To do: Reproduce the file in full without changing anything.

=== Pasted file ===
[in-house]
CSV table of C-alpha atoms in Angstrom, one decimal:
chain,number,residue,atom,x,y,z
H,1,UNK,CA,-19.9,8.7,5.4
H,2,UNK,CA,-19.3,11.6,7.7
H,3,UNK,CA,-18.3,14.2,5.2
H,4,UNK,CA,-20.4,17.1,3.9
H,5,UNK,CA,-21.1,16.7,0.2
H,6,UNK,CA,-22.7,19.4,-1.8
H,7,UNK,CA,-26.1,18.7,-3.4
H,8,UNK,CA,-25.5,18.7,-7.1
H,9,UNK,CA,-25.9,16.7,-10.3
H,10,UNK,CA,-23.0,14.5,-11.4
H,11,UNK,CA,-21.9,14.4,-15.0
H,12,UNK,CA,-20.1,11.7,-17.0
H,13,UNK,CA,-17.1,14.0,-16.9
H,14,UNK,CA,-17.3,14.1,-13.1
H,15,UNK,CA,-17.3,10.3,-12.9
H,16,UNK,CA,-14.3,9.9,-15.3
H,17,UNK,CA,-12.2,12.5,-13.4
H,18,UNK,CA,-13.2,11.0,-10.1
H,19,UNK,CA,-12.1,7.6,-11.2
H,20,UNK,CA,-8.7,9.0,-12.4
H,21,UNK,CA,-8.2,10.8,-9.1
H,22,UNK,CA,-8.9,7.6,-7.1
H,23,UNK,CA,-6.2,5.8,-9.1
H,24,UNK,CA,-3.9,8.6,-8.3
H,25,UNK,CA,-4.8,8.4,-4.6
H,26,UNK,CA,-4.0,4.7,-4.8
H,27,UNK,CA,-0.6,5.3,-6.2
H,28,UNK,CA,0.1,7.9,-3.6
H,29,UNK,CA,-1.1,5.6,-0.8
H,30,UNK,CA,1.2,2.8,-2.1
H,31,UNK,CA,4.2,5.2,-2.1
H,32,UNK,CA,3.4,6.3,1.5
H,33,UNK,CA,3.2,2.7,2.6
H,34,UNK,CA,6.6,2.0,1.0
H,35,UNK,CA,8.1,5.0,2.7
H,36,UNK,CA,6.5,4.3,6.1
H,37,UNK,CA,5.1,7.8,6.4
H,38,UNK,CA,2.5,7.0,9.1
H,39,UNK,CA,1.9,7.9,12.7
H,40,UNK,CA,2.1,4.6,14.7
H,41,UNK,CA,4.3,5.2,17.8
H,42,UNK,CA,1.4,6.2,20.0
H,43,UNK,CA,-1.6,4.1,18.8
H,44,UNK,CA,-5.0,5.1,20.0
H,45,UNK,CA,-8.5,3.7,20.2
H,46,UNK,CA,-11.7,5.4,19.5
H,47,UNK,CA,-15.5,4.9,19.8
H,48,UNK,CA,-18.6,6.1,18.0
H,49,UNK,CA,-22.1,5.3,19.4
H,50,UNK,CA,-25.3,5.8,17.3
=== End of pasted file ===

[in-house]
CSV table of C-alpha atoms in Angstrom, one decimal:
chain,number,residue,atom,x,y,z
H,1,UNK,CA,-19.9,8.7,5.4
H,2,UNK,CA,-19.3,11.6,7.7
H,3,UNK,CA,-18.3,14.2,5.2
H,4,UNK,CA,-20.4,17.1,3.9
H,5,UNK,CA,-21.1,16.7,0.2
H,6,UNK,CA,-22.7,19.4,-1.8
H,7,UNK,CA,-26.1,18.7,-3.4
H,8,UNK,CA,-25.5,18.7,-7.1
H,9,UNK,CA,-25.9,16.7,-10.3
H,10,UNK,CA,-23.0,14.5,-11.4
H,11,UNK,CA,-21.9,14.4,-15.0
H,12,UNK,CA,-20.1,11.7,-17.0
H,13,UNK,CA,-17.1,14.0,-16.9
H,14,UNK,CA,-17.3,14.1,-13.1
H,15,UNK,CA,-17.3,10.3,-12.9
H,16,UNK,CA,-14.3,9.9,-15.3
H,17,UNK,CA,-12.2,12.5,-13.4
H,18,UNK,CA,-13.2,11.0,-10.1
H,19,UNK,CA,-12.1,7.6,-11.2
H,20,UNK,CA,-8.7,9.0,-12.4
H,21,UNK,CA,-8.2,10.8,-9.1
H,22,UNK,CA,-8.9,7.6,-7.1
H,23,UNK,CA,-6.2,5.8,-9.1
H,24,UNK,CA,-3.9,8.6,-8.3
H,25,UNK,CA,-4.8,8.4,-4.6
H,26,UNK,CA,-4.0,4.7,-4.8
H,27,UNK,CA,-0.6,5.3,-6.2
H,28,UNK,CA,0.1,7.9,-3.6
H,29,UNK,CA,-1.1,5.6,-0.8
H,30,UNK,CA,1.2,2.8,-2.1
H,31,UNK,CA,4.2,5.2,-2.1
H,32,UNK,CA,3.4,6.3,1.5
H,33,UNK,CA,3.2,2.7,2.6
H,34,UNK,CA,6.6,2.0,1.0
H,35,UNK,CA,8.1,5.0,2.7
H,36,UNK,CA,6.5,4.3,6.1
H,37,UNK,CA,5.1,7.8,6.4
H,38,UNK,CA,2.5,7.0,9.1
H,39,UNK,CA,1.9,7.9,12.7
H,40,UNK,CA,2.1,4.6,14.7
H,41,UNK,CA,4.3,5.2,17.8
H,42,UNK,CA,1.4,6.2,20.0
H,43,UNK,CA,-1.6,4.1,18.8
H,44,UNK,CA,-5.0,5.1,20.0
H,45,UNK,CA,-8.5,3.7,20.2
H,46,UNK,CA,-11.7,5.4,19.5
H,47,UNK,CA,-15.5,4.9,19.8
H,48,UNK,CA,-18.6,6.1,18.0
H,49,UNK,CA,-22.1,5.3,19.4
H,50,UNK,CA,-25.3,5.8,17.3